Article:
Protests organized by the activist group Anonymous are being held in locations around the world this weekend to bring an end to alleged flaws with systems created to protect children.

In Canada, rallies have been, or will be held, demanding child protective services be held legally accountability, hire only registered social workers, and an ombudsman should oversee all operations. Anonymous also wants an end to false accusations and believes that families who are wrongfully involved should be compensated.

Calgary’s demonstration took place on Saturday along Macleod Trail, outside of city hall. While rally attendance was small, those who gathered shared personal stories of struggles within the system.

Dawn Kennedy has been involved in the foster care system for decades, first as a child, after her mother committed suicide when Dawn was eight years old, and now, as a mother separated from her son.

Her 12-year-old son is presently under foster care but she is unable to speak to particulars of his case as children in care are protected by publication bans.

Child protective services complaints are commonplace and Dawn says changes need to be made to the much maligned system.

“There’s no accountability, there’s no transparency,” said Dawn. “As long as people aren’t speaking up about it, it’s going to continue as it is.”

Dawn says government and case workers supplied her with food and shelter as she made her way through foster care but ended up in a situation without guidance or support.

“I was put in an apartment at almost 16-years-old and then just left there. I didn’t have any adult mentors or anything. Basically it felt like they just disposed of me.”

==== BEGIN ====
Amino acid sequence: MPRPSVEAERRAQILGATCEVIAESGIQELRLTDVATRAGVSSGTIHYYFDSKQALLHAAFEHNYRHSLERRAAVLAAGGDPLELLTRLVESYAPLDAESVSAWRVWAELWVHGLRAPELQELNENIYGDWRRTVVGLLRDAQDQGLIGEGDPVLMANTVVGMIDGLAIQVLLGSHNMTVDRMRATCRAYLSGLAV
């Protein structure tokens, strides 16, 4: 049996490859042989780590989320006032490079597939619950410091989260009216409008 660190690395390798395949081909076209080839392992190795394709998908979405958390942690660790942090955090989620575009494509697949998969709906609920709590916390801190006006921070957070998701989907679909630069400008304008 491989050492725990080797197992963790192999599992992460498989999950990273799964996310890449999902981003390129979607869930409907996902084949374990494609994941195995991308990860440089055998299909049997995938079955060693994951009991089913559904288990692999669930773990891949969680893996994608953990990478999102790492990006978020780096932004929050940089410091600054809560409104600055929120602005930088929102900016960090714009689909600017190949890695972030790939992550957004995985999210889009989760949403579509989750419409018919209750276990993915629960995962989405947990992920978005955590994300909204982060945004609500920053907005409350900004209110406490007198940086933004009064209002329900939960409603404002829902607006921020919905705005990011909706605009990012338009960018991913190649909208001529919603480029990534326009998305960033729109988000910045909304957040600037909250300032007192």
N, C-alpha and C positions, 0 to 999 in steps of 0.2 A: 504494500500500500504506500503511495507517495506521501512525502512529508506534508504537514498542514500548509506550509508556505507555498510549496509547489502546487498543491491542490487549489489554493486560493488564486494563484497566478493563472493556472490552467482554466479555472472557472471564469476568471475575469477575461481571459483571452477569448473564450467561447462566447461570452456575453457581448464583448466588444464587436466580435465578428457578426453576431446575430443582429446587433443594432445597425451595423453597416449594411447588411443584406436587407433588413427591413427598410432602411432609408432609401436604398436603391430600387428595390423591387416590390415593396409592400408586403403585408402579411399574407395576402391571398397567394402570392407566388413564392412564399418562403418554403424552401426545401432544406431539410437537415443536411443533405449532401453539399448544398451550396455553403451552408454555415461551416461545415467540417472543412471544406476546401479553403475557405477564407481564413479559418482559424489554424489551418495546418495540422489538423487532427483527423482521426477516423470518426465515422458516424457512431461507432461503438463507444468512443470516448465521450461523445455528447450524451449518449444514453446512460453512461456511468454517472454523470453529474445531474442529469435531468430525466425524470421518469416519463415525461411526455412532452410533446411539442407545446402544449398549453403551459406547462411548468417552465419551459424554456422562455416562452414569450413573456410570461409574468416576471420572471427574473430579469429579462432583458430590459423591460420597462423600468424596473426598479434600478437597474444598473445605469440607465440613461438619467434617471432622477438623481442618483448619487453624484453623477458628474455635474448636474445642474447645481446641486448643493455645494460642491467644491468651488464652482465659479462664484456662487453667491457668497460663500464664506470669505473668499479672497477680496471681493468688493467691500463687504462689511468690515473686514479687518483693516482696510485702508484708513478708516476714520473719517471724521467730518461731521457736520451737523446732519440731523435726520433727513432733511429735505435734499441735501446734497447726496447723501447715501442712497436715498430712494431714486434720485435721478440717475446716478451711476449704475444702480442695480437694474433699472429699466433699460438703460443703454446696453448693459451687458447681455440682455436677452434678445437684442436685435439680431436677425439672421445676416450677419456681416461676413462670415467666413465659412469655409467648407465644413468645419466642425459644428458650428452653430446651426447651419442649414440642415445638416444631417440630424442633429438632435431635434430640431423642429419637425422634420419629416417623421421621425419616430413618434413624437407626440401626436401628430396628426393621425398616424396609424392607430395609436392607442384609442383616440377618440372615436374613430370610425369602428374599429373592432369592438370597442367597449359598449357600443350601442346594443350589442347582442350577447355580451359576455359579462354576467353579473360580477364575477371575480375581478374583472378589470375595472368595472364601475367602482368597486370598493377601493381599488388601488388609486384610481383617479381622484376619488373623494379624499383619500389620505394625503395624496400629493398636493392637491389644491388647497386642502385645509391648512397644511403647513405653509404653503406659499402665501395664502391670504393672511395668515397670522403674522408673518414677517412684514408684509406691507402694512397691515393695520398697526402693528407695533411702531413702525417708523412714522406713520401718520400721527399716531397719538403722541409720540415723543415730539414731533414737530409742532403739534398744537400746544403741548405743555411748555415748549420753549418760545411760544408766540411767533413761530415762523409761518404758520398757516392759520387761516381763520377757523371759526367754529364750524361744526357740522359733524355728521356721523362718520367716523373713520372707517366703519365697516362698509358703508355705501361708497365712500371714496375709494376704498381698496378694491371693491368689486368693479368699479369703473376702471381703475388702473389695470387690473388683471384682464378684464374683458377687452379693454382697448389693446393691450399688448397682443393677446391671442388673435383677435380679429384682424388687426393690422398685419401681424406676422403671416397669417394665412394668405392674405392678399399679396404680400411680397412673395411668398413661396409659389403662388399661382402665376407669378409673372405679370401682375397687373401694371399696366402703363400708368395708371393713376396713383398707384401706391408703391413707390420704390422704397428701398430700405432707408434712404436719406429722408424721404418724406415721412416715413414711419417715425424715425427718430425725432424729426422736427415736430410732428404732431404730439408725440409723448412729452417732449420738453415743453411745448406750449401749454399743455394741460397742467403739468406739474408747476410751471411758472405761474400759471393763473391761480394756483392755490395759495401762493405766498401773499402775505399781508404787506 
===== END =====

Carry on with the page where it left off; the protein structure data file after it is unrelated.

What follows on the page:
As an adult, Dawn placed her son under government care as she battled an issue with alcohol.

“I gave my child to them to look after him and, instead of looking after him, they gave him very, very little therapy,” said Dawn. “What was supposed to be a few months was dragged on for two years in court. My son was moved to seven homes and came back home extremely traumatized.”

Since 1999, approximately 800 Alberta children have died under provincial care, thirty of which occurred during the first three months of 2015. A large percentage of the deaths involved First Nations youth.

First Nations children account for more than 70 per cent of children in provincial care, an extremely disproportionate representation as only nine per cent of all children in Alberta are First Nations.

Michelle Robinson of the Aboriginal Peoples’ Commission says the representation should not come as a surprise.

“We have the institutionalization with residential schools, now we're seeing it with the foster care system,” said Robinson. “All of these numbers are leading to the missing and murdered indigenous women, so that's part of the reason we're seeing these barriers, because nobody wants to be held accountable.”

In a statement to CTV, an Alberta Human Services’ spokesperson said the Office of the Child and Youth Advocate “appears not to be aware of the checks in the current Alberta child intervention system and the transparency in reporting publicly.”

Prior to the provincial election, Rachel Notley campaigned on promises to improve the system and reverse a planned $49 million cut to the family and child protection budget. The Premier has yet to reverse the funding cut.

With files from CTV's Bridget Brown